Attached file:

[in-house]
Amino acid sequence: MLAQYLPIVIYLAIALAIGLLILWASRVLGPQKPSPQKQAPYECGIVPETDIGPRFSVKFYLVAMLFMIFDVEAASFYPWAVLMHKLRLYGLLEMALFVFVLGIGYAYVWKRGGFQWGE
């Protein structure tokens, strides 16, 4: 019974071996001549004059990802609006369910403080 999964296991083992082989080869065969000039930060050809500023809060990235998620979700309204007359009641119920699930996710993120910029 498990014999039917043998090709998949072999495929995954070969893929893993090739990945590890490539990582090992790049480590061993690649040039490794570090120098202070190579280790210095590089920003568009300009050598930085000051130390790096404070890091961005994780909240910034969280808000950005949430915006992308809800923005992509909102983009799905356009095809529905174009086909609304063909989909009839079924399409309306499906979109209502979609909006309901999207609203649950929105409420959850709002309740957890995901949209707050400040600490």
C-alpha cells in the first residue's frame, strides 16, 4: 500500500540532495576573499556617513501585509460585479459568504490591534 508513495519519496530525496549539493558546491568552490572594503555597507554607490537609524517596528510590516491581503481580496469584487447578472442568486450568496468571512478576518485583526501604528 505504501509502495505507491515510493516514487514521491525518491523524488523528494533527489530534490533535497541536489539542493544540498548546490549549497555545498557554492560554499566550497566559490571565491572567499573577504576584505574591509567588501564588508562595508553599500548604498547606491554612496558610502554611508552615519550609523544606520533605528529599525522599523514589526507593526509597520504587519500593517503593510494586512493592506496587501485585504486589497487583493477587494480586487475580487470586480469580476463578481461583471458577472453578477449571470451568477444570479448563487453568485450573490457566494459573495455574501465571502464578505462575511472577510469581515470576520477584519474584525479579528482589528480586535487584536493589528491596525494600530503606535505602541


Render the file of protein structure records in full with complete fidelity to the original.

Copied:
[in-house]
Amino acid sequence: MLAQYLPIVIYLAIALAIGLLILWASRVLGPQKPSPQKQAPYECGIVPETDIGPRFSVKFYLVAMLFMIFDVEAASFYPWAVLMHKLRLYGLLEMALFVFVLGIGYAYVWKRGGFQWGE
């Protein structure tokens, strides 16, 4: 019974071996001549004059990802609006369910403080 999964296991083992082989080869065969000039930060050809500023809060990235998620979700309204007359009641119920699930996710993120910029 498990014999039917043998090709998949072999495929995954070969893929893993090739990945590890490539990582090992790049480590061993690649040039490794570090120098202070190579280790210095590089920003568009300009050598930085000051130390790096404070890091961005994780909240910034969280808000950005949430915006992308809800923005992509909102983009799905356009095809529905174009086909609304063909989909009839079924399409309306499906979109209502979609909006309901999207609203649950929105409420959850709002309740957890995901949209707050400040600490």
C-alpha cells in the first residue's frame, strides 16, 4: 500500500540532495576573499556617513501585509460585479459568504490591534 508513495519519496530525496549539493558546491568552490572594503555597507554607490537609524517596528510590516491581503481580496469584487447578472442568486450568496468571512478576518485583526501604528 505504501509502495505507491515510493516514487514521491525518491523524488523528494533527489530534490533535497541536489539542493544540498548546490549549497555545498557554492560554499566550497566559490571565491572567499573577504576584505574591509567588501564588508562595508553599500548604498547606491554612496558610502554611508552615519550609523544606520533605528529599525522599523514589526507593526509597520504587519500593517503593510494586512493592506496587501485585504486589497487583493477587494480586487475580487470586480469580476463578481461583471458577472453578477449571470451568477444570479448563487453568485450573490457566494459573495455574501465571502464578505462575511472577510469581515470576520477584519474584525479579528482589528480586535487584536493589528491596525494600530503606535505602541